Citizens United v. Federal Election Commission was a groundbreaking decision by the Supreme Court that removed limits on how much money organizations could donate to political campaigns. Years later, this ruling has become the subject of contentious debate: do we really have a constitutional right to unlimited spending on our own political speech.
For democracy to work, some say, citizens (and corporations, and unions, and media outlets, and other voluntary organizations) must be allowed to express their views on the issues, candidates, and elections of the day. This proposition, they say, is exactly why the First Amendment protects the freedom of speech and of the press. On this view, restrictions on independent political speech undermine and subvert our constitutional structure.
But others take a different view: If everyone can spend as much money as they like to express their political views, then some voices will be amplified, magnified and enhanced — while others will be all but drowned out. On this view, it is this inequality of influence that subverts our constitutional structure — and restrictions that level the playing field actually enhance rather than abridge the freedom of speech.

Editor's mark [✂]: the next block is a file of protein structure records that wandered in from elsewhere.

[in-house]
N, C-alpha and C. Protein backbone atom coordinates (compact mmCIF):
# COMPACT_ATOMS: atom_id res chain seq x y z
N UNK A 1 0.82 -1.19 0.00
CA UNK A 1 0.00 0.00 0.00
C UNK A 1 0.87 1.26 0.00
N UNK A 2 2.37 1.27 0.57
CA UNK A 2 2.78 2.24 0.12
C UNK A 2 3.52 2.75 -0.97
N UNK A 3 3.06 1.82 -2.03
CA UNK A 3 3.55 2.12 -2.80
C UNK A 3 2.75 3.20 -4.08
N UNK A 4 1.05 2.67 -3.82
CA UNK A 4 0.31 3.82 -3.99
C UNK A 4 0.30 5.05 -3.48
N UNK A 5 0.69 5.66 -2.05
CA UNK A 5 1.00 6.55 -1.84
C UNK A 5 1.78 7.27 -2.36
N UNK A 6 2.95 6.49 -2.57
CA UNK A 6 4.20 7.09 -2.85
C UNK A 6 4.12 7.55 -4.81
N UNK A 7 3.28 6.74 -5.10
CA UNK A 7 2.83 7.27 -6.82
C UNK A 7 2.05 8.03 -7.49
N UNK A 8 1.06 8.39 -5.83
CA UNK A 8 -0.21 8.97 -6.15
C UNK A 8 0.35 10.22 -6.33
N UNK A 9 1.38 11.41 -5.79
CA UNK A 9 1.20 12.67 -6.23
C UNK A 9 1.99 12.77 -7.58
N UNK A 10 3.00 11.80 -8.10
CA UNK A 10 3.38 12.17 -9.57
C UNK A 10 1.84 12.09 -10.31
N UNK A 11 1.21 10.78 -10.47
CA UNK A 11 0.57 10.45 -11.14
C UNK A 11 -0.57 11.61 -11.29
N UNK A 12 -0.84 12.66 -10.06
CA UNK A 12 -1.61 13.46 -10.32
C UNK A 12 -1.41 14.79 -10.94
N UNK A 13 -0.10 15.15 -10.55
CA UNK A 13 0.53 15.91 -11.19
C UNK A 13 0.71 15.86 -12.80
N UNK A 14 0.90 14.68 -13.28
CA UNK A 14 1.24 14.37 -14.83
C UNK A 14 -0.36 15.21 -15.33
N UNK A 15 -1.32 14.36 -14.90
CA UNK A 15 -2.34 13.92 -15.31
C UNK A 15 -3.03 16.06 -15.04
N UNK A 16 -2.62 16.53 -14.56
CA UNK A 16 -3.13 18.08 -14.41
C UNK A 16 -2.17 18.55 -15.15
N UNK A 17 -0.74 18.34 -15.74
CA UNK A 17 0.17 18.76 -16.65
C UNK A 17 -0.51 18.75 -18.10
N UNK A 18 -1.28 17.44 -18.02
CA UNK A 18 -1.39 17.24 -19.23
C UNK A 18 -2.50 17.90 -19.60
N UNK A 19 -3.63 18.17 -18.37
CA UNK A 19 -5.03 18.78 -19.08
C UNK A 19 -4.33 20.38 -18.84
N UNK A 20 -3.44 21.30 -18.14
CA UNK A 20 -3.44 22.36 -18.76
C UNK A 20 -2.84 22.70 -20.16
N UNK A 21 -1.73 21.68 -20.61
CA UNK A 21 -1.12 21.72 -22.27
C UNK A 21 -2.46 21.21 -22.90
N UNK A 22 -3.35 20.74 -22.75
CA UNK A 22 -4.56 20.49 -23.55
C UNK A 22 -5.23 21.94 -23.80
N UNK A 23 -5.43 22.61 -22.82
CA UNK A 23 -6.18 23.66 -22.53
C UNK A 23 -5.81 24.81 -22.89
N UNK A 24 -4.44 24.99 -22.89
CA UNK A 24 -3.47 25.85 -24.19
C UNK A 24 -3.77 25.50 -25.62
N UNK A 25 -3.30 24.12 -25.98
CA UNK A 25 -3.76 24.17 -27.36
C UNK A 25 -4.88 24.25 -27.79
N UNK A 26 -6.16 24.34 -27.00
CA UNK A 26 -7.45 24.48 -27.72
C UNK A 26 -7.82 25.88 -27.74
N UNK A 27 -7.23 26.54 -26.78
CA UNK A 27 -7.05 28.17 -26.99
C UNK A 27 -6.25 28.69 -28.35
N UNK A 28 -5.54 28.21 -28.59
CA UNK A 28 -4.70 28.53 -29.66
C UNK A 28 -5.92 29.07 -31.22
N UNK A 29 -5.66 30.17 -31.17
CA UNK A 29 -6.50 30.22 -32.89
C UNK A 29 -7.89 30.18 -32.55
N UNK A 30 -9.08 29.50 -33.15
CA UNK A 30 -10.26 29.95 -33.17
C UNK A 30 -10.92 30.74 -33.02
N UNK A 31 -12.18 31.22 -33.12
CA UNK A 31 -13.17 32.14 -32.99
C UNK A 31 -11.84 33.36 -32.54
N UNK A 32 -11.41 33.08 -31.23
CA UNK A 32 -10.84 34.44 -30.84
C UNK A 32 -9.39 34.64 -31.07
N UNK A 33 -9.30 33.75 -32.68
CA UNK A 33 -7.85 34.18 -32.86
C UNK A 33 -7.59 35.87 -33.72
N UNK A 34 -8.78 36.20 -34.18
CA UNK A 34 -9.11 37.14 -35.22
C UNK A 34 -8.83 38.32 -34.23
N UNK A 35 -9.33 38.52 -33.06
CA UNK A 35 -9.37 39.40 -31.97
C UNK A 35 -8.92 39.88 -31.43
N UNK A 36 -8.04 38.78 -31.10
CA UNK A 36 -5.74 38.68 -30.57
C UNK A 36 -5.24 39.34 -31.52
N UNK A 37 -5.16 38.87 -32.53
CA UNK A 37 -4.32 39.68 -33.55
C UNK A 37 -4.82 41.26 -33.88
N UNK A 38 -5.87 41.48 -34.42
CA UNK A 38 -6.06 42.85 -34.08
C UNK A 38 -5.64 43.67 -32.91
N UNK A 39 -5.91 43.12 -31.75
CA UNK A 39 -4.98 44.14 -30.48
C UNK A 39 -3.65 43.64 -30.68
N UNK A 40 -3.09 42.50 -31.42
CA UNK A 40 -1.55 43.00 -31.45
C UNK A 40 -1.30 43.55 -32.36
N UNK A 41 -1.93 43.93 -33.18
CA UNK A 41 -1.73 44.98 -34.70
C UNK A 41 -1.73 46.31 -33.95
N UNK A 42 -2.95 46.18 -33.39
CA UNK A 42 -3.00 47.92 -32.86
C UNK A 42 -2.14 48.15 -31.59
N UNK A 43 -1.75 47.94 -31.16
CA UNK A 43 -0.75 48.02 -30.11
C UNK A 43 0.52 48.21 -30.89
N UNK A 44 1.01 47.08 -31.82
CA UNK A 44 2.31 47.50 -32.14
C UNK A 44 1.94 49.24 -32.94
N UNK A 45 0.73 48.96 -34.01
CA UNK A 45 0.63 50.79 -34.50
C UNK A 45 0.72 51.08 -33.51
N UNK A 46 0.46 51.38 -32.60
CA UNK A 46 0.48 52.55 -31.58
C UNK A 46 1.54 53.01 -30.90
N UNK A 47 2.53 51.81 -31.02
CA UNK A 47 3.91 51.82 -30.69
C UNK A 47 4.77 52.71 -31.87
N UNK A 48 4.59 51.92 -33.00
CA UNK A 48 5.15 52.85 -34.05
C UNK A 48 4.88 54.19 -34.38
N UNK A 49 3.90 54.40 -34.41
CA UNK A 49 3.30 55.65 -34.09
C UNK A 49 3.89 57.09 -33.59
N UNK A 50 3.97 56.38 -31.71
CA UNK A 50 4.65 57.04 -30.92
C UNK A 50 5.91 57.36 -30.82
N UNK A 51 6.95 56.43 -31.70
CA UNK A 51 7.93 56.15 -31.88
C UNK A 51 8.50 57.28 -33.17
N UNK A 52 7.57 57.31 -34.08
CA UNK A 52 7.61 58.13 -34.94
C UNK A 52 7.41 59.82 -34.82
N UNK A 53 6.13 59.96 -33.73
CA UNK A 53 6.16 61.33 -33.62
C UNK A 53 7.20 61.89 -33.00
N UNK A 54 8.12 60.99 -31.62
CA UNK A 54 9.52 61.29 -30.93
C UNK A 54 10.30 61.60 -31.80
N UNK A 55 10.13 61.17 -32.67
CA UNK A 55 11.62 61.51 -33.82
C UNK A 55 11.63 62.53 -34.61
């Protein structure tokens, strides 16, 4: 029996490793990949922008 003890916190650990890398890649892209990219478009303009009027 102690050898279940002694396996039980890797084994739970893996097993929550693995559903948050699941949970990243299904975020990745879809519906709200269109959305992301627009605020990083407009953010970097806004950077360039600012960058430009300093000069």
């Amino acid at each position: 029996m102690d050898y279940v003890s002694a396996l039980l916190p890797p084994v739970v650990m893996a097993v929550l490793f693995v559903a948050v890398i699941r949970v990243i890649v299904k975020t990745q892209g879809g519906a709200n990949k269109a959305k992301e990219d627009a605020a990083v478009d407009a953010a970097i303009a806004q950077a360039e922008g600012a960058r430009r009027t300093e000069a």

In this episode of Intelligence Squared, four individuals sound off on the question and attempt to sway the audience opinion.
For the motion:
- Floyd Abrams, one of the leading legal authorities on the First Amendment and U.S. constitutional law
- Nadine Strossen, professor of law at New York Law School
Against the motion:
- Burt Neuborne, one of the nation’s foremost civil liberties lawyers, teachers, and scholars
- Zephyr Teachout, an associate law professor at Fordham Law School
Airs Saturday, August 2 at 6am on 93.9 FM and 2pm on AM 820; Airs Sunday, August 3 at 7am and 8pm on AM 820